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Transform consumer goods S&OP with next-level demand shaping

Feb 28, 2023 7 min

You work tirelessly to achieve your goal, only to have to start the labor-intensive process again from the beginning due to forces beyond your control. If this sounds familiar, then you might be the mythic Greek figure, Sisyphus, doomed to repeatedly push a boulder uphill for all eternity. If you’re not Sisyphus, you likely work in supply chain.

Sales and operations planning (S&OP) is difficult for consumer goods companies even in the best of economic conditions, but the task feels downright Sisyphean in the current market. Suppliers struggle tirelessly to overcome unexpected material scarcity, product shortages, and supply chain snags to provide for their retail and wholesale customers. Those that do meet their initial forecasts often find that customer demand has suddenly shifted due to changing consumer preferences, resulting in a mismatch of available supply and expected demand.  

But consumer goods suppliers are not doomed to respond to the whims of external forces like poor Sisyphus. Suppliers can quickly, collaboratively, and effectively influence customer demand to better match existing supply using demand shaping strategies and tactics. Companies should embrace demand shaping technology to gain some control amid supply chain chaos and carve their path toward profitability. 

What is demand shaping? 

Demand shaping refers to a company’s collective attempts to influence customer demand for specific products. Companies use demand shaping to balance inequities in supply or demand. Surplus inventory of a product may lead a business to offer a promotion to incentivize turnover. Businesses could also use temporary pricing discounts to increase demand for a more abundantly available product when supply chain disruptions or shortages affect the customer’s initial preference.  

Demand shaping requires close collaboration between marketing, sales, and operations teams to achieve success. A company’s decision to deploy a promotion or discontinue a product can stem solely from a need to improve profit margins. But demand shaping presents companies with an opportunity to also use these tactics to address supply and demand issues on the way to boosting revenue. 

Consumer goods companies especially benefit from an S&OP process that takes advantage of demand shaping. Fast-moving consumer goods (FMCG) often have short shelf lives or are vulnerable to spoilage. Companies can use demand shaping to maintain low inventory levels to reduce both physical and fiscal waste even in the face of supply disruptions and demand volatility.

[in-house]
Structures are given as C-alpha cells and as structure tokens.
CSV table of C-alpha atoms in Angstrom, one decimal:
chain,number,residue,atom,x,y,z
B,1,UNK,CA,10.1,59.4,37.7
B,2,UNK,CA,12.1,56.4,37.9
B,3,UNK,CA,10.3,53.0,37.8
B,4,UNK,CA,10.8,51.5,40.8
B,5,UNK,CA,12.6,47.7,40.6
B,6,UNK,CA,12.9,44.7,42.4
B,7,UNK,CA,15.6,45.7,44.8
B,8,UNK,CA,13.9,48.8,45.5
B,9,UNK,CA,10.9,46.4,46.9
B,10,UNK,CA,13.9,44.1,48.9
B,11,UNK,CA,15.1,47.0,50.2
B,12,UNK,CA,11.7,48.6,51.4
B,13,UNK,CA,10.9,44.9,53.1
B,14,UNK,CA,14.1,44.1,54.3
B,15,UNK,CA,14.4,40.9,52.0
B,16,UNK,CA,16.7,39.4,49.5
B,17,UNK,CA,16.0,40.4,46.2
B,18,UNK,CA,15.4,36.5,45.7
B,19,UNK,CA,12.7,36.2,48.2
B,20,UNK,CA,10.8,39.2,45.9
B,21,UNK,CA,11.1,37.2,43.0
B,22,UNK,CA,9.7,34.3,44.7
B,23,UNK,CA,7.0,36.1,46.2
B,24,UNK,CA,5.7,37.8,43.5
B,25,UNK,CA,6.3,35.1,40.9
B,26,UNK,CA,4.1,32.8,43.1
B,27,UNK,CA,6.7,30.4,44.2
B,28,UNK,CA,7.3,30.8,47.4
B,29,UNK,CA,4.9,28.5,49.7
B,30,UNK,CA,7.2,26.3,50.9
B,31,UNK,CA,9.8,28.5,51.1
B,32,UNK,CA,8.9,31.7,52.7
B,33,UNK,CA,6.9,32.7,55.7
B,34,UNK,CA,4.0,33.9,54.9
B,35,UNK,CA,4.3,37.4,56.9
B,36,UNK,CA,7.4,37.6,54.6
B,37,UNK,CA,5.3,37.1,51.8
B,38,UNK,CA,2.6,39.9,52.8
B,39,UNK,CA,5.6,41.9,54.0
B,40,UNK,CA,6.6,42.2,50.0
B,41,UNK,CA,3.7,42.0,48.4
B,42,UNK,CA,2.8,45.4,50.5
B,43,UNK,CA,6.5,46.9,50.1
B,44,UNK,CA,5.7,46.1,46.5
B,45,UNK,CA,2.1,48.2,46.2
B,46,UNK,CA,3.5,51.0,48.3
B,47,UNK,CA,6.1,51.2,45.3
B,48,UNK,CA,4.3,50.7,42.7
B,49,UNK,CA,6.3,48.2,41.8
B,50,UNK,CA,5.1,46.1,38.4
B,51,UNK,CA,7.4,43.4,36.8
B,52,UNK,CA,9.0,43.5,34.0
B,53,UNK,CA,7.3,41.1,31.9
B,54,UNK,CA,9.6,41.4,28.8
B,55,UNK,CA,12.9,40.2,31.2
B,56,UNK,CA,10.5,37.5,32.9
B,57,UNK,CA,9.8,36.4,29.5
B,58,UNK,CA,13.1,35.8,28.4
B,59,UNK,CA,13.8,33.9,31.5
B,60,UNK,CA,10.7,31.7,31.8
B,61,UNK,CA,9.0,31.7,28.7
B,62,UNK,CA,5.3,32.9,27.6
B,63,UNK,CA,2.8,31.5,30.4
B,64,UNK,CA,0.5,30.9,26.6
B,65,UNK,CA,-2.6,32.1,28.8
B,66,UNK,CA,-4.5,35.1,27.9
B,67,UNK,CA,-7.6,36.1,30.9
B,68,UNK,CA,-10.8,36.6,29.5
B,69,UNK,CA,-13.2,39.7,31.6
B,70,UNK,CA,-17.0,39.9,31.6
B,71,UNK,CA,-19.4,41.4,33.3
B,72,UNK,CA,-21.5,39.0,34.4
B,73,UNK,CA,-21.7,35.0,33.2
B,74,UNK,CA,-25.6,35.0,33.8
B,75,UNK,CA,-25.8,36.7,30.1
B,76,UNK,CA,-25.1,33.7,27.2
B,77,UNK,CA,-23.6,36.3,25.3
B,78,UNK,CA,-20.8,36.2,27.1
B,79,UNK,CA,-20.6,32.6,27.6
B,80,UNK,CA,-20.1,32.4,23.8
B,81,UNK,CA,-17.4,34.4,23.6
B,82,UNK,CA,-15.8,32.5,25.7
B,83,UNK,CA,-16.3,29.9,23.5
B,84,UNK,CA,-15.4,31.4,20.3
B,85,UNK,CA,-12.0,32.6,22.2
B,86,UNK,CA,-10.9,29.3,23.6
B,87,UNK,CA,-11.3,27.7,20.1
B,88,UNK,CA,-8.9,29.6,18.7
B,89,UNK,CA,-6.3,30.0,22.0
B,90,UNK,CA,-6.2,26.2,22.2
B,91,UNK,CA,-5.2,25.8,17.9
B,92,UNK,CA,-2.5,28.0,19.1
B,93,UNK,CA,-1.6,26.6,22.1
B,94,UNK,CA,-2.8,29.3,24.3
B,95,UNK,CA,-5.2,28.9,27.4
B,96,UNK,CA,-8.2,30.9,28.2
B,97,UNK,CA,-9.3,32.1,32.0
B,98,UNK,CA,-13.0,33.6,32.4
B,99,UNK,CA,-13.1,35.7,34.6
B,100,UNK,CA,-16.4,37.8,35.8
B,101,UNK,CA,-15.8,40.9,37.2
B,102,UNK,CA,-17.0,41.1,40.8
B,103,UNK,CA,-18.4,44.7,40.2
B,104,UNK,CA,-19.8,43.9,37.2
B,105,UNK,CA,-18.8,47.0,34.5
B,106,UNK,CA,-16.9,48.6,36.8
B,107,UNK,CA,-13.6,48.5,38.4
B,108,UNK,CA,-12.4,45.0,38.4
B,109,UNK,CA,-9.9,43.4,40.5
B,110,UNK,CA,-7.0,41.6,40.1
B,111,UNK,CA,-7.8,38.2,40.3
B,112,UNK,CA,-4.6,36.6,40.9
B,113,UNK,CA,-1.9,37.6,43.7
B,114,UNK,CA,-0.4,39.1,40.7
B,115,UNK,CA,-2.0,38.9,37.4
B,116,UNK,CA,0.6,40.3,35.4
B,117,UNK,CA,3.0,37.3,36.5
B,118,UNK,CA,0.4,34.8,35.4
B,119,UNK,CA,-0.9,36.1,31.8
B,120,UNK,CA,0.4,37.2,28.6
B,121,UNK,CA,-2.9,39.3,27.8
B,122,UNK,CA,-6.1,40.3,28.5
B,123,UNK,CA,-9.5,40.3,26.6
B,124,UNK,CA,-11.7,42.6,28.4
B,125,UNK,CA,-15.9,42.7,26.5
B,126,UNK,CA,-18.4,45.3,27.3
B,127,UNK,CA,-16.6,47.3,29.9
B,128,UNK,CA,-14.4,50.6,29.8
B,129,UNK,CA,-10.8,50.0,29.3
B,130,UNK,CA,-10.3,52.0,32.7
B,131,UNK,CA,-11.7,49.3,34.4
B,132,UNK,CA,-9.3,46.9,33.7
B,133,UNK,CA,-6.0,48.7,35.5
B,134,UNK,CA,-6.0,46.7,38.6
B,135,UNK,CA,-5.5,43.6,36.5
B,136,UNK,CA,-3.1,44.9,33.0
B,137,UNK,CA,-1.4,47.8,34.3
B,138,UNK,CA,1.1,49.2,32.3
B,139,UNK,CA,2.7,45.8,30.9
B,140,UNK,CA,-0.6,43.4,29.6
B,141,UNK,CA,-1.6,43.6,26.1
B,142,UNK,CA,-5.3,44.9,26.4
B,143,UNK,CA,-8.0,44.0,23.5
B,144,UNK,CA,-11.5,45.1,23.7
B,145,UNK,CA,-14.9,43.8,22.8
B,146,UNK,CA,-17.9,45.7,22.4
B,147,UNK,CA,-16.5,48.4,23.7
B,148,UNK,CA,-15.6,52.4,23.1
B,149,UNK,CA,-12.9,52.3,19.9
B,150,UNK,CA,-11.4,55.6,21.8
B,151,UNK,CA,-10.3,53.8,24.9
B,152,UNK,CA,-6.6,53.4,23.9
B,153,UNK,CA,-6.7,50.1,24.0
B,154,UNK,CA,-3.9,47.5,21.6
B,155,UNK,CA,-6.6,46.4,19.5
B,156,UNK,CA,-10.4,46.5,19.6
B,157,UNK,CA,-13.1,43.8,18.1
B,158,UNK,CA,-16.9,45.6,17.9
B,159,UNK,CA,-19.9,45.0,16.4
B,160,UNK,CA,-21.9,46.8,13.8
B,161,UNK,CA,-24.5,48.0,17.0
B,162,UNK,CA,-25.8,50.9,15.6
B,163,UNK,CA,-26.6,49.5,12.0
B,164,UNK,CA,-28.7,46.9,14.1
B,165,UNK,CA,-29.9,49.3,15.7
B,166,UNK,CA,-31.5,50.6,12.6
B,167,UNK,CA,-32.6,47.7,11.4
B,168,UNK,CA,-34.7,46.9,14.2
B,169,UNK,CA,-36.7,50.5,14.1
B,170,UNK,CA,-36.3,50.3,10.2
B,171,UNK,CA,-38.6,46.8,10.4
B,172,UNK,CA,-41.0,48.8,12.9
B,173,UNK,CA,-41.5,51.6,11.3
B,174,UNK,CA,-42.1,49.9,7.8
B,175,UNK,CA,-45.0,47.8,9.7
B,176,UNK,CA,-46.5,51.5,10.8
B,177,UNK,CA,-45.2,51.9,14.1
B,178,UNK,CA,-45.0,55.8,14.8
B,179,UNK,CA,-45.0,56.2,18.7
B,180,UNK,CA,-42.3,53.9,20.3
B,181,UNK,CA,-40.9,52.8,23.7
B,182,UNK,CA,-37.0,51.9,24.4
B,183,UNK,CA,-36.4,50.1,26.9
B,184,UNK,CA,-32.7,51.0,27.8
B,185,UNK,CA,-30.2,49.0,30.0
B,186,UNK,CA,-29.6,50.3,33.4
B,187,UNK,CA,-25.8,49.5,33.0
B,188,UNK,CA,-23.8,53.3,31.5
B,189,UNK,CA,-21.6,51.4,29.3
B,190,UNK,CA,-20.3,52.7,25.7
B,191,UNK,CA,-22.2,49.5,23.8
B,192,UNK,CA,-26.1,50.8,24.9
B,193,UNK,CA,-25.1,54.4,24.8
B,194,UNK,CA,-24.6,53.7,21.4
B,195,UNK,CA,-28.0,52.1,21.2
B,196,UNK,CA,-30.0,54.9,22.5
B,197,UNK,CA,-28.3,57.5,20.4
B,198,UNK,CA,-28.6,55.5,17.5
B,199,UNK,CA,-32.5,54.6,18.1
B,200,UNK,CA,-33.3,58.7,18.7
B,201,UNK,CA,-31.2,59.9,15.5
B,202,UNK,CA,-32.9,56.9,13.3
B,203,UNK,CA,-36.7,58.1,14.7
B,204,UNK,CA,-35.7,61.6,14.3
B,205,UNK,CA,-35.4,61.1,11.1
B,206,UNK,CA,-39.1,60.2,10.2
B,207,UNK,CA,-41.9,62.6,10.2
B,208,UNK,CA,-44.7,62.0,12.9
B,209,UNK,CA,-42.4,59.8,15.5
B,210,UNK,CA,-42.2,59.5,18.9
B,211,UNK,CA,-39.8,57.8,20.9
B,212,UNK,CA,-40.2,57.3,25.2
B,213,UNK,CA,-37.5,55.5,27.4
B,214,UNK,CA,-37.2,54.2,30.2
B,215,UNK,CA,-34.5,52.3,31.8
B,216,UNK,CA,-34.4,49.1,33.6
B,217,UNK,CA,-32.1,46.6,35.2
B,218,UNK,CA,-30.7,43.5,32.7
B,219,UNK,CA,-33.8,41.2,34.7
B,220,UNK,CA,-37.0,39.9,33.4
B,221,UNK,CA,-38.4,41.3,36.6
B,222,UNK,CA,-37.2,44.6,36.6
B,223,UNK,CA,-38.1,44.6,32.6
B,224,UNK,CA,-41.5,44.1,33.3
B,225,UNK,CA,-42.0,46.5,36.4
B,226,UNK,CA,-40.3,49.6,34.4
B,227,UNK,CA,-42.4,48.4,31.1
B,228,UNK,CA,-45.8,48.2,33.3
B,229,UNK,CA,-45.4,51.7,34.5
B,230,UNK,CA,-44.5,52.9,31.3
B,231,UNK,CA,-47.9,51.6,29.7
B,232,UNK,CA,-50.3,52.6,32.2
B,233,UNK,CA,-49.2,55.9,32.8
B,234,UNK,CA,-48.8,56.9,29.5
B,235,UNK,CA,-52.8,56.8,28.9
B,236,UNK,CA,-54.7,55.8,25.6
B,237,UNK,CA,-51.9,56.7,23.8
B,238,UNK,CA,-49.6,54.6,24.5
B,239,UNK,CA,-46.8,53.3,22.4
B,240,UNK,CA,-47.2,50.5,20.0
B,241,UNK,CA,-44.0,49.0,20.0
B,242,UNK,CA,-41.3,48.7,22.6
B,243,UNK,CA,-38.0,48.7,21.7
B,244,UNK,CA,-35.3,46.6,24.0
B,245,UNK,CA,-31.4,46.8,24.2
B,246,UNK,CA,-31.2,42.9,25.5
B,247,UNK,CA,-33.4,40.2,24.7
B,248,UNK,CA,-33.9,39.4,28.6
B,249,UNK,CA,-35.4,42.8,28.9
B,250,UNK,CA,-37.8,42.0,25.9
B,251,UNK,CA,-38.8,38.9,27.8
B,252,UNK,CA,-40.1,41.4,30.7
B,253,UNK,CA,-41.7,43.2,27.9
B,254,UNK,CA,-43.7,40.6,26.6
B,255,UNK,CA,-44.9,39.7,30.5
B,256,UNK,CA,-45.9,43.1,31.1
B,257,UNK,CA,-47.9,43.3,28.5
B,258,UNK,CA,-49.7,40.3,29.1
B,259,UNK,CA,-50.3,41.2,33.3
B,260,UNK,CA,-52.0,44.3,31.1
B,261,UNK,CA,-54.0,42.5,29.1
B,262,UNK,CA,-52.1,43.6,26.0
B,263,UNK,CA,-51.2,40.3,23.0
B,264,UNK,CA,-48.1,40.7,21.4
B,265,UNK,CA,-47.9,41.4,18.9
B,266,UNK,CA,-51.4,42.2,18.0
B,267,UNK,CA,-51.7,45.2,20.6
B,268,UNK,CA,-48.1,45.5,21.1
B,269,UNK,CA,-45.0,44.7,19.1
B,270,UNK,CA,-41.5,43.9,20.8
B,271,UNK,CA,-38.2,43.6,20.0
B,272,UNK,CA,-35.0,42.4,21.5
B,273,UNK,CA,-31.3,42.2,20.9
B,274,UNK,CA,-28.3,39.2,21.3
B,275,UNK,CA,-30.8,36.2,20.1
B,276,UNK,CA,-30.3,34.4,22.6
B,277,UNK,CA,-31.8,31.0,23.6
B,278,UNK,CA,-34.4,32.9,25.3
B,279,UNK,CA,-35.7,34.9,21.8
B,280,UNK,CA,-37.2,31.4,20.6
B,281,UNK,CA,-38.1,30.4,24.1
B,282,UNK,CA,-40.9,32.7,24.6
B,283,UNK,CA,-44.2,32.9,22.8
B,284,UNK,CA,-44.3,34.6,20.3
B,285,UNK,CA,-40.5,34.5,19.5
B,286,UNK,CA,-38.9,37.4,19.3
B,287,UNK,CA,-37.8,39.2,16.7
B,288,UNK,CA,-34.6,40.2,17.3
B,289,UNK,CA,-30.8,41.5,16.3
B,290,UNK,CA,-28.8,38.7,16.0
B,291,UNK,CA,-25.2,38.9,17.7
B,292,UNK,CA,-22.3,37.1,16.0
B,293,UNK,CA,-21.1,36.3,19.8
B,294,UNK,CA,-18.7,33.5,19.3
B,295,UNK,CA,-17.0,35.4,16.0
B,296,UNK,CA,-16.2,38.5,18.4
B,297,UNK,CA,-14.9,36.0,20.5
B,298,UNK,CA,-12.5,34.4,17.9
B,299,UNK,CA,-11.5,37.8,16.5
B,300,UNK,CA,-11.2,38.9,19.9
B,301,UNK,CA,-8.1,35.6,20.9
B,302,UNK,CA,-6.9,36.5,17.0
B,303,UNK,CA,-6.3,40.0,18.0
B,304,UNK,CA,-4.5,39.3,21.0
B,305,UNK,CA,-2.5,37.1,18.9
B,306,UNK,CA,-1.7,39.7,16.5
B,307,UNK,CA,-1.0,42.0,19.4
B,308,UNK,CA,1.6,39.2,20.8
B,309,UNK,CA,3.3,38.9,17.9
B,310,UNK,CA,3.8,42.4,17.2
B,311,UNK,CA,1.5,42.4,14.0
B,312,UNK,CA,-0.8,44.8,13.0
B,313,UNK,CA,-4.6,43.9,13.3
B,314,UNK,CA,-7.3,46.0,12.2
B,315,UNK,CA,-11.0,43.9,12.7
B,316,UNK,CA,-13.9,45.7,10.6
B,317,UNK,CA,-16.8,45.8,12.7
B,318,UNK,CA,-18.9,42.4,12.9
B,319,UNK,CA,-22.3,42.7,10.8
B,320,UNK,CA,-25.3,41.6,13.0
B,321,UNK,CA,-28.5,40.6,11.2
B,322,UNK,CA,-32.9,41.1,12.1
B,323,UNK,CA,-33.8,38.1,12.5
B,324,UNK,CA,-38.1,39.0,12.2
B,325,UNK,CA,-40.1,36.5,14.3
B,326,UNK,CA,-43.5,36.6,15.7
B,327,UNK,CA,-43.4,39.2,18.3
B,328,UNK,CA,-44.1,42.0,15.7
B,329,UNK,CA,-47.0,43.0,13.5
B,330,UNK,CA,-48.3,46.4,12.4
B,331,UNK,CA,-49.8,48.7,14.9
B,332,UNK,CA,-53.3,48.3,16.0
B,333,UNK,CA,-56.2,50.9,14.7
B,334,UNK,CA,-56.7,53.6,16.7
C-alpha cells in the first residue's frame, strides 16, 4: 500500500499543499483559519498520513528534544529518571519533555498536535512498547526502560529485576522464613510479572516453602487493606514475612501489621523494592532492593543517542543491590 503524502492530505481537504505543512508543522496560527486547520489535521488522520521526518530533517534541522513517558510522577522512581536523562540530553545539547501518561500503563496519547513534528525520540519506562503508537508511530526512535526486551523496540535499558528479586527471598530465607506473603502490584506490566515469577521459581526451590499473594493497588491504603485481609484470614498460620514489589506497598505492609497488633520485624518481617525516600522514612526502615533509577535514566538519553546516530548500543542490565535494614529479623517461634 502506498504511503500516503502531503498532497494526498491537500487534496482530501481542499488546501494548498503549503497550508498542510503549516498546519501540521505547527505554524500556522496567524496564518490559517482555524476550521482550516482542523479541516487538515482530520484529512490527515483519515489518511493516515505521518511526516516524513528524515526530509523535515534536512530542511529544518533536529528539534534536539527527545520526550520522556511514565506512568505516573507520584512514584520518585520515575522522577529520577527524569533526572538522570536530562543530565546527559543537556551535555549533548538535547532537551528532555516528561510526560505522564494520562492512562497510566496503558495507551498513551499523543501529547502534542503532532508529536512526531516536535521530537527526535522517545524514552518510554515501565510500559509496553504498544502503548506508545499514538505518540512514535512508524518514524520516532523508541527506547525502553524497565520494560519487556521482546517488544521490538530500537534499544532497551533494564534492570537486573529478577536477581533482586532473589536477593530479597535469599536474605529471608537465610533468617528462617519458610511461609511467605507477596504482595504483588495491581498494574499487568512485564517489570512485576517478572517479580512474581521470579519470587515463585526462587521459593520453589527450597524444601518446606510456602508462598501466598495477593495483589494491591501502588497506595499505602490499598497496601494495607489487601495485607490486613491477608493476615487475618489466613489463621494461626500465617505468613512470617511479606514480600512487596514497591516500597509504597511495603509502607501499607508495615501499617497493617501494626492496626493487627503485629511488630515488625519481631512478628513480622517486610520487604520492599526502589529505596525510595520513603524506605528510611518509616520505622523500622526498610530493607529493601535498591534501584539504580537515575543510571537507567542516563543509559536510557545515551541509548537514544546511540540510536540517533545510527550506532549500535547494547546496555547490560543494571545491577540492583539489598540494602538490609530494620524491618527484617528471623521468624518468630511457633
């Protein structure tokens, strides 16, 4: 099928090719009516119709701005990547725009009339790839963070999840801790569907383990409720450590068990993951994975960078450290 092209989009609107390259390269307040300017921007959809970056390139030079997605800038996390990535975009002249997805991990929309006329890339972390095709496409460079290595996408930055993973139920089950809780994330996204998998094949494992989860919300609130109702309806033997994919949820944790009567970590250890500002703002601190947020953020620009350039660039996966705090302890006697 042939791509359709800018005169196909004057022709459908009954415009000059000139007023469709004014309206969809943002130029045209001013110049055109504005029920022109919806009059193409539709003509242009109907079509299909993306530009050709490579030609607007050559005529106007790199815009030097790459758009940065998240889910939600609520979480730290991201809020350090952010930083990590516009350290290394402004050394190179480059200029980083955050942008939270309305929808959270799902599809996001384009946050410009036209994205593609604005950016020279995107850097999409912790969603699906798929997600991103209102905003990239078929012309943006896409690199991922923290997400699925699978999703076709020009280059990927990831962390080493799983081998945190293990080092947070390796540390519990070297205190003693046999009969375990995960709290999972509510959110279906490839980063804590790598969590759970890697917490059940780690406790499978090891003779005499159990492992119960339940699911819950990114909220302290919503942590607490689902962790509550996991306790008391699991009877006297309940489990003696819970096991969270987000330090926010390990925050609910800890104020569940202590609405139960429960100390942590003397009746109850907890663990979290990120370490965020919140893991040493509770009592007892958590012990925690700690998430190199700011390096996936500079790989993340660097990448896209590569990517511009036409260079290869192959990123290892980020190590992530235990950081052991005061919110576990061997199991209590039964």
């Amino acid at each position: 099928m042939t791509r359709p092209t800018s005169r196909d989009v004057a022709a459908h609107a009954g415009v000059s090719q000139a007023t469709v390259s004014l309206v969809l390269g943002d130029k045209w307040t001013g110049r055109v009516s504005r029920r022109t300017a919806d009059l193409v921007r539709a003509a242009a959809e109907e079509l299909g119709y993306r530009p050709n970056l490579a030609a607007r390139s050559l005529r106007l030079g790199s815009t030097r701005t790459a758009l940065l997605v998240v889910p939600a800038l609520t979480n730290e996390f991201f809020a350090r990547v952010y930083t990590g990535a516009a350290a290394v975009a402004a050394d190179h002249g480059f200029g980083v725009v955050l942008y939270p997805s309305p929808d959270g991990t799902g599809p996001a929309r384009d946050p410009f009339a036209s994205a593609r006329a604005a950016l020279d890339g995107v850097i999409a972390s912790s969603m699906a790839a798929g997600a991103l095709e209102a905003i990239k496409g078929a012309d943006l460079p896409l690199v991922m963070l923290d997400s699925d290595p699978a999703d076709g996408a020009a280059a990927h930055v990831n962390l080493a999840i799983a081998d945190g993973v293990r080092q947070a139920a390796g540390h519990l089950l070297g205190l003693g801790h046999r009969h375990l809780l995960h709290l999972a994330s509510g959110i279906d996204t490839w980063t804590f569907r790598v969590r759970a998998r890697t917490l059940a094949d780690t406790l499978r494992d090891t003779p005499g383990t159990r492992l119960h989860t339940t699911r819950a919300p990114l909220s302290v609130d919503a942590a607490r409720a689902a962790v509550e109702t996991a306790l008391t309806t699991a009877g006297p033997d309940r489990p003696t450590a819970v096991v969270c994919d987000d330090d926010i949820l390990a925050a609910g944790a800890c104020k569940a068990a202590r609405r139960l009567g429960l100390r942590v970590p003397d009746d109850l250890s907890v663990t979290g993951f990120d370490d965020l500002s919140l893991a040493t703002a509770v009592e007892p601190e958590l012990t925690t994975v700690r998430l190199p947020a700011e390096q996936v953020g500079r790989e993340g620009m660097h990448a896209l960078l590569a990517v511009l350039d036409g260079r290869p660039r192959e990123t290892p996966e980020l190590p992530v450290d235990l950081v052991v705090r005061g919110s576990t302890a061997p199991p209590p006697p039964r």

The most effective short- and long-term demand shaping tactics 

Companies looking to strengthen their S&OP processes with demand shaping have a wide range of tactics to choose from. Some of these tactics influence demand in the short term, while others play out over a longer timeline.  

Short-term tactics 

Consumer goods companies have many levers to pull when it comes to affecting more immediate consumer demand. The most effective methods include: 

  • Pricing. Temporarily reduce prices on specific products to increase turnover and reduce inventory levels. Use price changes to encourage the purchase of one product over another in the event of scarcity, like discounting the price of bottled drinks to reduce demand for aluminum cans
  • Trade promotions. Collaborate with retailers to run in-store promotions that attract special attention to particular products, especially those that could serve as alternatives to shortage-affected goods. Examples include in-store displays, on-site demos and samplings, or visible promotions like coupons or buy-one-get-one (BOGO) deals. 
  • Sales incentives. Change bonuses, commission rates, or other incentives offered to sales representatives or distributors to indirectly influence demand. Increase these incentives to move more of a particular product and reduce these incentives in the face of expected shortages. 
  • Channel-specific assortment prioritization. Manipulate assortment choices per channel to affect consumer demand. Companies can prioritize alternative products in particular channels to attract consumer attention away from scarce products. 

Short-term tactics are essential because they allow consumer goods companies to affect demand in weeks, not months — a point of importance for companies who often sell products that quickly spoil or expire. This emphasizes the importance of open collaboration in shortening deployment timelines and maximizing the effectiveness of short-term demand shaping efforts. 

Long-term tactics 

Truly effective S&OP processes look beyond immediate challenges and lay the groundwork for at least the next 18 months. This requires demand shaping tactics that influence demand over a longer period, including: 

  • New product introductions and changes to existing products. Develop products from abundantly available materials that serve as substitutes for existing goods vulnerable to supply chain shortages. An alternative tactic involves changing an existing product’s specs to avoid scarcity issues while also fueling consumer interest. These alterations include changes to packaging, materials, or even recipes for food and beverage products. 
  • Changes in distribution. Consider opening or expanding distribution within new sales channels. The pandemic and other disruptions have only accelerated the growth of channels like ecommerce, direct-to-consumer (DTC), and quick commerce. Companies can release and highlight specific products within these channels to increase demand for goods that are more readily available. 

The phrase “long term” can be misleading. A new product or distribution change can greatly impact demand quickly. It’s the market research, planning, and development phases to these tactics that differentiate these tactics from shorter term methods.